Police powers to arrest under 18’s in possession of items covered in the 18+ Age Laws, with a 50 euro fine payable by Parent/Guardian of the child. School teachers required to report incidents.

    Advertisement of age restricted products not to be targeted to persons below that age.

    Enforcement of existing consumer product laws already in place for ENDS.

  9. Pingback: Do a proper job – take e-cigs out of the ...

  10. Taking e cigs out the TPD is the common sense answer. Especially as the EU commission doesn’t seem understand e cigs or the people that use them. They say nothing of what the consequences will be if their proposals are allowed to go ahead. Obviously they don’t care.

    As one American Politician said, “we’re punishing people who are trying not to smoke”.

  11. Jonathan Bagley

    A small technical point. “….operating standards for devices (e.g. maximum temperatures, what happens when they run dry)”.

    With clear refillable tanks, you can see when you are almost out of liquid. With disposable cartridges, you can’t. That’s why kettles with a visible column of water down the side have become popular. These things solve themselves. Nobody wants to vape burnt liquid.

  12. I agree. This would be the most sensible course.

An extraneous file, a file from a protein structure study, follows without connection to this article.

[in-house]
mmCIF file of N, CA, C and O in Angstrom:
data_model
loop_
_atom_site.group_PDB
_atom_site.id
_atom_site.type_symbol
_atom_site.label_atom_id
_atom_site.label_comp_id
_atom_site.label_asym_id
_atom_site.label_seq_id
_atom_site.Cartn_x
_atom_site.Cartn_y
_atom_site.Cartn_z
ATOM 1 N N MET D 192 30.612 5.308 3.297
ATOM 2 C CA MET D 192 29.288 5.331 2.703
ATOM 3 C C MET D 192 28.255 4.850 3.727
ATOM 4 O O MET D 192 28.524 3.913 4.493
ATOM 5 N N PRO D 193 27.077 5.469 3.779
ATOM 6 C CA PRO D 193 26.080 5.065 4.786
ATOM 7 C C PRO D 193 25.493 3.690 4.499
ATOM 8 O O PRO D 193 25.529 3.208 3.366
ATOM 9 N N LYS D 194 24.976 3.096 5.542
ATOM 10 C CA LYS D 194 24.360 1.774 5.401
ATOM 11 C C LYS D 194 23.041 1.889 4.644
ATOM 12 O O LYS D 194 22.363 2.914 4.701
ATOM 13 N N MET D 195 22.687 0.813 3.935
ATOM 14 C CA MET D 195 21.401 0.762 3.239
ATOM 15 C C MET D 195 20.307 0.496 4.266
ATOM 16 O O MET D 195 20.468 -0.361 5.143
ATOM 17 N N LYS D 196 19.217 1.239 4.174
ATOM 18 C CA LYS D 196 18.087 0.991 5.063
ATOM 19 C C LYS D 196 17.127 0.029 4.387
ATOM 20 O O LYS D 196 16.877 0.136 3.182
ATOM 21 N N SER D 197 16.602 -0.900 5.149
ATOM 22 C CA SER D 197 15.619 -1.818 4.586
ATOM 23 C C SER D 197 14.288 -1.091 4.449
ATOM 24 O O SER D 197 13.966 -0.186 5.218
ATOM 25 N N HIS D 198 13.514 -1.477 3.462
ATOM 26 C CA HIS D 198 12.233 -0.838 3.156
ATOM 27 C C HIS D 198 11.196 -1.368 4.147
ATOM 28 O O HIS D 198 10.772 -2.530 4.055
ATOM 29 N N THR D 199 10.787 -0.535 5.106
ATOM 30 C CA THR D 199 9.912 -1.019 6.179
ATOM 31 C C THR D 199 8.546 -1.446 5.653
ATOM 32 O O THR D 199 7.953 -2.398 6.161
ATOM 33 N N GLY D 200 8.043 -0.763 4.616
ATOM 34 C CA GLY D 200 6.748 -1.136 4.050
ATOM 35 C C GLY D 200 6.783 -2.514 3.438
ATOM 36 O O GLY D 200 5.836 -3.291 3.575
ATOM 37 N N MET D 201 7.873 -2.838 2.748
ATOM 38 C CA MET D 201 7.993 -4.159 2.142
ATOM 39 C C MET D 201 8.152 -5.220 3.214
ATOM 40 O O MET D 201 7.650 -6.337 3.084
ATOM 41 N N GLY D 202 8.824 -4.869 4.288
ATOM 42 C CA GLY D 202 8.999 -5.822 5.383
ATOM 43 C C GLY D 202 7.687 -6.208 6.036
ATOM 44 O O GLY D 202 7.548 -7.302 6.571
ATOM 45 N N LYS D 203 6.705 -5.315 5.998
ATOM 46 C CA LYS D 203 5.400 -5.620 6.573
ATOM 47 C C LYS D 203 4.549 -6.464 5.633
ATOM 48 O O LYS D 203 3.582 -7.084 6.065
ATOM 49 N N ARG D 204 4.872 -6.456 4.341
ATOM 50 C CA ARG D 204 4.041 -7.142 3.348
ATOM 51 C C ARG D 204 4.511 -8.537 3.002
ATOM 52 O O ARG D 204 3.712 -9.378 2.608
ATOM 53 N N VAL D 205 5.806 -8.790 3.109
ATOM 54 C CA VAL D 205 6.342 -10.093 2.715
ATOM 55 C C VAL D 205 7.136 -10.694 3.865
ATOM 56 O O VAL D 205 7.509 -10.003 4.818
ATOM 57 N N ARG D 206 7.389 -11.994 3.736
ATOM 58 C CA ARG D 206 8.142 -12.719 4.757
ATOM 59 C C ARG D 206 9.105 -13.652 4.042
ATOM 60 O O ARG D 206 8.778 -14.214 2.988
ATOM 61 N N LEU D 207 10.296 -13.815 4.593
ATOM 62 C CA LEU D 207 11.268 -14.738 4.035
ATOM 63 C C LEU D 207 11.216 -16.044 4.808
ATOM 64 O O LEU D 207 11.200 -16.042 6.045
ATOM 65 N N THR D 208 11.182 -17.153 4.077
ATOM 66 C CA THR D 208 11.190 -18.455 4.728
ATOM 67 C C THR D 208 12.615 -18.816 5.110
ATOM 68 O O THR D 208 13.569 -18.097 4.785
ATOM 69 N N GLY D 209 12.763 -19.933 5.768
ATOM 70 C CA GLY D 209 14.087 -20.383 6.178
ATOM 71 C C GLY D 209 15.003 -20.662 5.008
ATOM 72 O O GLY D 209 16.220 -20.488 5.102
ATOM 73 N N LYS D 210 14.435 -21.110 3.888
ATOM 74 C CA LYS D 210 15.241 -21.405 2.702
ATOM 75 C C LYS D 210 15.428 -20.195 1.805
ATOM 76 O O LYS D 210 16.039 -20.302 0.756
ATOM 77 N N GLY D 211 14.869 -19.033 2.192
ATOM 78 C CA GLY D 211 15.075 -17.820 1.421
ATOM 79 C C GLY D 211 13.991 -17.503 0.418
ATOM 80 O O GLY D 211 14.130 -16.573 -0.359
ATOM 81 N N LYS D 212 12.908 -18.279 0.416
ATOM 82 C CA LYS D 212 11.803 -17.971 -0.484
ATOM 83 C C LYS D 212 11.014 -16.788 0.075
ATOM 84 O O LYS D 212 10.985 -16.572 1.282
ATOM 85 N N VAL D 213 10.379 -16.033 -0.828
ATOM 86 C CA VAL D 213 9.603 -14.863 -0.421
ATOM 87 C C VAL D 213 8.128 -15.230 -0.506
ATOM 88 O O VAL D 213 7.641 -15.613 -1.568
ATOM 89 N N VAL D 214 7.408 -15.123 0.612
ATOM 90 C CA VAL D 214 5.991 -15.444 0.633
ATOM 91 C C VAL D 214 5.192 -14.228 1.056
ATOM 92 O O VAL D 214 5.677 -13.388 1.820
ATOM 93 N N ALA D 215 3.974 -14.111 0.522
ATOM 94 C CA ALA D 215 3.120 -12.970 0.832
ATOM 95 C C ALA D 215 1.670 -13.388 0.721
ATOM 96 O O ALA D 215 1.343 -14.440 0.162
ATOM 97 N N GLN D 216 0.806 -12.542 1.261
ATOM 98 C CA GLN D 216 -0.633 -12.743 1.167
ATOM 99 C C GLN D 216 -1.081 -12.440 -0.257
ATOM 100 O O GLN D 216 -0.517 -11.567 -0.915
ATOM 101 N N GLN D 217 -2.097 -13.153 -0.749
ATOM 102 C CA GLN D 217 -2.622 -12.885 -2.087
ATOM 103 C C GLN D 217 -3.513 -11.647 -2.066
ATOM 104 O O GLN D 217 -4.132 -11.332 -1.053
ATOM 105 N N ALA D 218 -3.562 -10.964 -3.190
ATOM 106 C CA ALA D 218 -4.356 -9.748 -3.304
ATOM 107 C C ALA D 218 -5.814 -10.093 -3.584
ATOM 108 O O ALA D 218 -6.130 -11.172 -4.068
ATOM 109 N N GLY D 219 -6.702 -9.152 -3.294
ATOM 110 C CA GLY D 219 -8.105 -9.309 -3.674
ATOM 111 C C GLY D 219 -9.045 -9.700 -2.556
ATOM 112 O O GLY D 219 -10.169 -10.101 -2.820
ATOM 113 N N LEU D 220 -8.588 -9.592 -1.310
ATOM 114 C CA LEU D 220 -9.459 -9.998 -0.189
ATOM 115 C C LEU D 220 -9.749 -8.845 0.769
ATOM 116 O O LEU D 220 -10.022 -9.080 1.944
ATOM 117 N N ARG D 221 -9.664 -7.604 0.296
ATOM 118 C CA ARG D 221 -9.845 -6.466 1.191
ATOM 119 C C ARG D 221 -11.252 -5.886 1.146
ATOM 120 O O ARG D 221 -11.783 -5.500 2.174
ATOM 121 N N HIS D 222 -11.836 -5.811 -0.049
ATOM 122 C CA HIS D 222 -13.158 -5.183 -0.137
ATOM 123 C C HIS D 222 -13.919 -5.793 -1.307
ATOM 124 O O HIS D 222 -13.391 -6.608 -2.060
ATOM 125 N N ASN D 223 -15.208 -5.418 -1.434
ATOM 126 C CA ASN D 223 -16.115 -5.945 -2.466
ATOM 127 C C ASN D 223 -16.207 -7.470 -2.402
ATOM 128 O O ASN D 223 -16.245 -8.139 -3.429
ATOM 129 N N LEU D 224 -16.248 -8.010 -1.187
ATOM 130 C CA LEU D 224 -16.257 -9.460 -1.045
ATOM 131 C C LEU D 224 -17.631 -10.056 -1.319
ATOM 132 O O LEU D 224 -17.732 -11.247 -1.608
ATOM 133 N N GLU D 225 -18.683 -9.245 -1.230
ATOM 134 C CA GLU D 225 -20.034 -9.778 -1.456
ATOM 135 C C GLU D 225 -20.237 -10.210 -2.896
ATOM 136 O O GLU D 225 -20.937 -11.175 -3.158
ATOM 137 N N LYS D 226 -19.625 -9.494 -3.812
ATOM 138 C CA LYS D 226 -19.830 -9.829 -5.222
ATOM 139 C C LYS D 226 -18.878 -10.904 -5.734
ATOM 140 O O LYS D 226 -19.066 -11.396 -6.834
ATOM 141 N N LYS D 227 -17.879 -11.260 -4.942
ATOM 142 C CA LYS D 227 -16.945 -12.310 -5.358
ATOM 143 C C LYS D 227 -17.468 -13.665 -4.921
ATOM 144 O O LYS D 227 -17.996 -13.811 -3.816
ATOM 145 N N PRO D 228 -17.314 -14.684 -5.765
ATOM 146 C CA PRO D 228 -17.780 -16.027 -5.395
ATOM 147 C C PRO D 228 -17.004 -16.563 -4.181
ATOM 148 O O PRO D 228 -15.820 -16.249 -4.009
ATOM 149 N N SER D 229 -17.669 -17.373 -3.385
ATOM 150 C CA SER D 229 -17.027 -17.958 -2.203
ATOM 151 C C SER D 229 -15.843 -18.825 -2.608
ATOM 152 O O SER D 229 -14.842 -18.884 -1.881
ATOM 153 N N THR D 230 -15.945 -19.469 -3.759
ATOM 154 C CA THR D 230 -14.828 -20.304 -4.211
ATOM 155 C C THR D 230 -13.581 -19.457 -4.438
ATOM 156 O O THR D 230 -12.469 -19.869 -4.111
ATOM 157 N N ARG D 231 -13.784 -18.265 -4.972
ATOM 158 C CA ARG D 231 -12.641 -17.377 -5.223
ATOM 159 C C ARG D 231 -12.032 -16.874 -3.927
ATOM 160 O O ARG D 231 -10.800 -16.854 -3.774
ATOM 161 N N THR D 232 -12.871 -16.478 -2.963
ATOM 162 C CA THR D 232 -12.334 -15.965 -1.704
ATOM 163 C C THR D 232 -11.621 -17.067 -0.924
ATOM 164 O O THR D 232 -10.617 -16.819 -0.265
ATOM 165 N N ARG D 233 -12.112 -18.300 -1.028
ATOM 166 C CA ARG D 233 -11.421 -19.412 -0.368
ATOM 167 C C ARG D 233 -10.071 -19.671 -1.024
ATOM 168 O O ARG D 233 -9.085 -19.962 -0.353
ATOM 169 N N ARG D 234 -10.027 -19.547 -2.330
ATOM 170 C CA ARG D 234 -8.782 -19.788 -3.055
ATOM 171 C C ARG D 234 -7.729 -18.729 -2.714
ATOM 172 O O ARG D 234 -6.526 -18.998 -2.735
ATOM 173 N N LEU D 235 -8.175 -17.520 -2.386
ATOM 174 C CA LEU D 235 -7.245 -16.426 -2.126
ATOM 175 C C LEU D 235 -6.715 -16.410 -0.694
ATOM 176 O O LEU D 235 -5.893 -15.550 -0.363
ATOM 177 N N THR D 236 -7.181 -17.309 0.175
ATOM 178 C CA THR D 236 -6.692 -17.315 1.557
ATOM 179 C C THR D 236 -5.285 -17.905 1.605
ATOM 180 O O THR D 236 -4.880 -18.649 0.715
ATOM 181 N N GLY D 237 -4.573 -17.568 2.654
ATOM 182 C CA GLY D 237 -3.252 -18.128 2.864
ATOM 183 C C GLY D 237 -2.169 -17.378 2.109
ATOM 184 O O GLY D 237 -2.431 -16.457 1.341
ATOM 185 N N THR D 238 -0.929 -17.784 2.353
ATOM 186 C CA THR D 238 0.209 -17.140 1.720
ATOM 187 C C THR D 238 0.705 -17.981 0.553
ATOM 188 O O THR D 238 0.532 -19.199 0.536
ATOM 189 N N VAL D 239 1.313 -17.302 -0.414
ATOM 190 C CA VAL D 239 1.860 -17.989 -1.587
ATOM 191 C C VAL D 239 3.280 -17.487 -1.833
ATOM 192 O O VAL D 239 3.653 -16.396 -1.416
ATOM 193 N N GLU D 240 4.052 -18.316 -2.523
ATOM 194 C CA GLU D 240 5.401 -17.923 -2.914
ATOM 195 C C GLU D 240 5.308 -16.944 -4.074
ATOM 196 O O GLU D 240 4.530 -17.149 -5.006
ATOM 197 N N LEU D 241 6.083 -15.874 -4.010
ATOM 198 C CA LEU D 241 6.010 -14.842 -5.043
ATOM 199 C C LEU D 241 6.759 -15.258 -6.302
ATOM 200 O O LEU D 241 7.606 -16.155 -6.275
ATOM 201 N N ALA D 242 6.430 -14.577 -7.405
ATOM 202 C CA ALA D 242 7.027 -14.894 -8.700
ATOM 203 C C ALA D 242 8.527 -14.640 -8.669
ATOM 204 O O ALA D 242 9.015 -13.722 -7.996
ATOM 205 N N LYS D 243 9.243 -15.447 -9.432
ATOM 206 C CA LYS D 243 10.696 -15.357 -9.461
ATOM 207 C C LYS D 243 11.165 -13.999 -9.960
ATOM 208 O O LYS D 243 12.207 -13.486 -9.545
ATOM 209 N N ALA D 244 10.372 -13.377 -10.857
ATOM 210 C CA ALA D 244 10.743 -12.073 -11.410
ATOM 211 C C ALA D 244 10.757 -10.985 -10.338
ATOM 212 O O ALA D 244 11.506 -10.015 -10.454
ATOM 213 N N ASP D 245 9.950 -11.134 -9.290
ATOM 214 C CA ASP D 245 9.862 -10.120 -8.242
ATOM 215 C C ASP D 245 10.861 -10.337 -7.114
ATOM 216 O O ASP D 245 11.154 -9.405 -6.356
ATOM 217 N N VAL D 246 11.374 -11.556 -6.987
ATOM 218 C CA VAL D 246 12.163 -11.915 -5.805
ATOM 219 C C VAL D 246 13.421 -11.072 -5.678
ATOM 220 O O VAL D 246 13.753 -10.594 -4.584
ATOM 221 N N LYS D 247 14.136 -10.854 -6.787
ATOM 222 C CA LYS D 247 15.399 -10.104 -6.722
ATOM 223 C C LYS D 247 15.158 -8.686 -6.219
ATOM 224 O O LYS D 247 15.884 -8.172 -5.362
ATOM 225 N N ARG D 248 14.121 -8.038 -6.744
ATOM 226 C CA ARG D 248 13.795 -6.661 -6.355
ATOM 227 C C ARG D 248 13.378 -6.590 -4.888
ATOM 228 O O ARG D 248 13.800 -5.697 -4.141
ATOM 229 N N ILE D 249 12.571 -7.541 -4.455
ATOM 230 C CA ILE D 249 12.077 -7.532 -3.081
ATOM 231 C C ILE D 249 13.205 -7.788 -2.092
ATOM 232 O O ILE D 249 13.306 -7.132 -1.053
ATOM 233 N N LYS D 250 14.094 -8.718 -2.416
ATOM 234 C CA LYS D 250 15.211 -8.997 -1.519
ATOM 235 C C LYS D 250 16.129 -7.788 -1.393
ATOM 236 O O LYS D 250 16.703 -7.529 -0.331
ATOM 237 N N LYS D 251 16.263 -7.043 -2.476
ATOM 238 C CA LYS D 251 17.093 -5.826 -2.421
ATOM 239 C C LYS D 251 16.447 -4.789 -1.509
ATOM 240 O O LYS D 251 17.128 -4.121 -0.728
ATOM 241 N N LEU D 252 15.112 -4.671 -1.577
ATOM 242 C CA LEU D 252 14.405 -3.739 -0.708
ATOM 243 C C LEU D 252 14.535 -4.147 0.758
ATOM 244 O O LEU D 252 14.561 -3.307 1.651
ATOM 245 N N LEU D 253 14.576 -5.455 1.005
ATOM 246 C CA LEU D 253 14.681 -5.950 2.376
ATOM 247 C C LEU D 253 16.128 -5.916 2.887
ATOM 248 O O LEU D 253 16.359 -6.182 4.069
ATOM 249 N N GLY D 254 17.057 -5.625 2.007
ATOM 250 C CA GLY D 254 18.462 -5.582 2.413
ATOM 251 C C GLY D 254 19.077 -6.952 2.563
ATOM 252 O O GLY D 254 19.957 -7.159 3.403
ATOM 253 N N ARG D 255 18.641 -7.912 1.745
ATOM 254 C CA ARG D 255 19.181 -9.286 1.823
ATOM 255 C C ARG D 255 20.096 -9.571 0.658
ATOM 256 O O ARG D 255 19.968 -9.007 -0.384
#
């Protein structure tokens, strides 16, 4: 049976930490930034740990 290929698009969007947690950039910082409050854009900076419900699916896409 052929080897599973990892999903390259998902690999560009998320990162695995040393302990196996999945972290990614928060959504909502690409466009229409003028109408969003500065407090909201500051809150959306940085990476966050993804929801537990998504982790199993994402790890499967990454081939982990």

While the Parliament has shown more common sense than I dared to hope after that grootesque ENVI debacle, I can’t see any improvement in Commission or Council.

    Even for Parliament to see a spark of the light, there had be a lot of nonsensical “regulations” in AM 170 to satisfy a lot of craving for actionism. As a compromise AM 170 is quite stifling and far from what I would consider “good”. But at least it’s bearable, not totally crippling.

    So I guess even the partially enlightened Parliament wouldn’t leave the e-cig “totally unregulated”.

    So my proposal for a compromise, that would pass the Parliament, is:
    Accept AM 170 as it is as a temporary solution until a sensible separate regulation – like you delineated – is enacted.

  13. Better still:
    1. In view of the new evidence which is appearing almost daily that SHS is harmless for all intents and purposes, drop the whole fraudulent directive and stop persecuting adults who enjoy tobacco.
    2. Investigate the chain of command which exists between the WHO, EU Tobacco Control Dept and NGOs generally with a view to revealing the fraud and bribery.
    3. Propose a new directive making the fraudulent claims of junk science a criminal offence.